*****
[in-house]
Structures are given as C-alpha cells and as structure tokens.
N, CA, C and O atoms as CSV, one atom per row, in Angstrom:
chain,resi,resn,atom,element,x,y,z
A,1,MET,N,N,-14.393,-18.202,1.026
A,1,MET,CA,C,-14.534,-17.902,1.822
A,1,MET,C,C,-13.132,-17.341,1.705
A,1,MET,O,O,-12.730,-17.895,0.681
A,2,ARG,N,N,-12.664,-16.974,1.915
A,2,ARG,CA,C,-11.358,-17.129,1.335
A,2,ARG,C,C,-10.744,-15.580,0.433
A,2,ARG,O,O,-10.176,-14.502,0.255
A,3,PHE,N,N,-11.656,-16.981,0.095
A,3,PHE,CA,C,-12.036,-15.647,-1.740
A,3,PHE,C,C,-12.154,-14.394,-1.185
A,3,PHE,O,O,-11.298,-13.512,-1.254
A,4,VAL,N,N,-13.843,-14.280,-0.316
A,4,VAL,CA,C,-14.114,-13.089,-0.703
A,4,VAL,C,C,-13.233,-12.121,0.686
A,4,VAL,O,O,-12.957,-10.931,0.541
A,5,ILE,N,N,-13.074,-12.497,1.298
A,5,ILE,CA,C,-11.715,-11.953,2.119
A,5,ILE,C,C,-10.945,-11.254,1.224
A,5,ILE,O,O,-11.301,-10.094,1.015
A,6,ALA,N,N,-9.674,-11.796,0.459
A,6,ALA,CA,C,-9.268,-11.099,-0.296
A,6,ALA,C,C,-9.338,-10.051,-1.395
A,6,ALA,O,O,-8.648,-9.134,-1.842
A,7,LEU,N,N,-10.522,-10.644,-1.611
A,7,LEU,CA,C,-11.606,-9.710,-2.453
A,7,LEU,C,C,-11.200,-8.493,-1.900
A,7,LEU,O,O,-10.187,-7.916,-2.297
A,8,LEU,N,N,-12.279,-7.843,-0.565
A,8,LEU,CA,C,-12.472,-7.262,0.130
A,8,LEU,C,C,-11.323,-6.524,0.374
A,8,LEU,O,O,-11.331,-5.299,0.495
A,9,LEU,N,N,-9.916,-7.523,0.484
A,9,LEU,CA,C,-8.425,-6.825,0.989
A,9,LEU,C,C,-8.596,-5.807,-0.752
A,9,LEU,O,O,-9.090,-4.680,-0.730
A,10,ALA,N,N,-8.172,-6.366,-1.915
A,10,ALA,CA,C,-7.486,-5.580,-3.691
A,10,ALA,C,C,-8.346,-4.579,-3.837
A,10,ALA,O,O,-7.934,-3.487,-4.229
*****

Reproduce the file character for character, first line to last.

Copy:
[in-house]
Structures are given as C-alpha cells and as structure tokens.
N, CA, C and O atoms as CSV, one atom per row, in Angstrom:
chain,resi,resn,atom,element,x,y,z
A,1,MET,N,N,-14.393,-18.202,1.026
A,1,MET,CA,C,-14.534,-17.902,1.822
A,1,MET,C,C,-13.132,-17.341,1.705
A,1,MET,O,O,-12.730,-17.895,0.681
A,2,ARG,N,N,-12.664,-16.974,1.915
A,2,ARG,CA,C,-11.358,-17.129,1.335
A,2,ARG,C,C,-10.744,-15.580,0.433
A,2,ARG,O,O,-10.176,-14.502,0.255
A,3,PHE,N,N,-11.656,-16.981,0.095
A,3,PHE,CA,C,-12.036,-15.647,-1.740
A,3,PHE,C,C,-12.154,-14.394,-1.185
A,3,PHE,O,O,-11.298,-13.512,-1.254
A,4,VAL,N,N,-13.843,-14.280,-0.316
A,4,VAL,CA,C,-14.114,-13.089,-0.703
A,4,VAL,C,C,-13.233,-12.121,0.686
A,4,VAL,O,O,-12.957,-10.931,0.541
A,5,ILE,N,N,-13.074,-12.497,1.298
A,5,ILE,CA,C,-11.715,-11.953,2.119
A,5,ILE,C,C,-10.945,-11.254,1.224
A,5,ILE,O,O,-11.301,-10.094,1.015
A,6,ALA,N,N,-9.674,-11.796,0.459
A,6,ALA,CA,C,-9.268,-11.099,-0.296
A,6,ALA,C,C,-9.338,-10.051,-1.395
A,6,ALA,O,O,-8.648,-9.134,-1.842
A,7,LEU,N,N,-10.522,-10.644,-1.611
A,7,LEU,CA,C,-11.606,-9.710,-2.453
A,7,LEU,C,C,-11.200,-8.493,-1.900
A,7,LEU,O,O,-10.187,-7.916,-2.297
A,8,LEU,N,N,-12.279,-7.843,-0.565
A,8,LEU,CA,C,-12.472,-7.262,0.130
A,8,LEU,C,C,-11.323,-6.524,0.374
A,8,LEU,O,O,-11.331,-5.299,0.495
A,9,LEU,N,N,-9.916,-7.523,0.484
A,9,LEU,CA,C,-8.425,-6.825,0.989
A,9,LEU,C,C,-8.596,-5.807,-0.752
A,9,LEU,O,O,-9.090,-4.680,-0.730
A,10,ALA,N,N,-8.172,-6.366,-1.915
A,10,ALA,CA,C,-7.486,-5.580,-3.691
A,10,ALA,C,C,-8.346,-4.579,-3.837
A,10,ALA,O,O,-7.934,-3.487,-4.229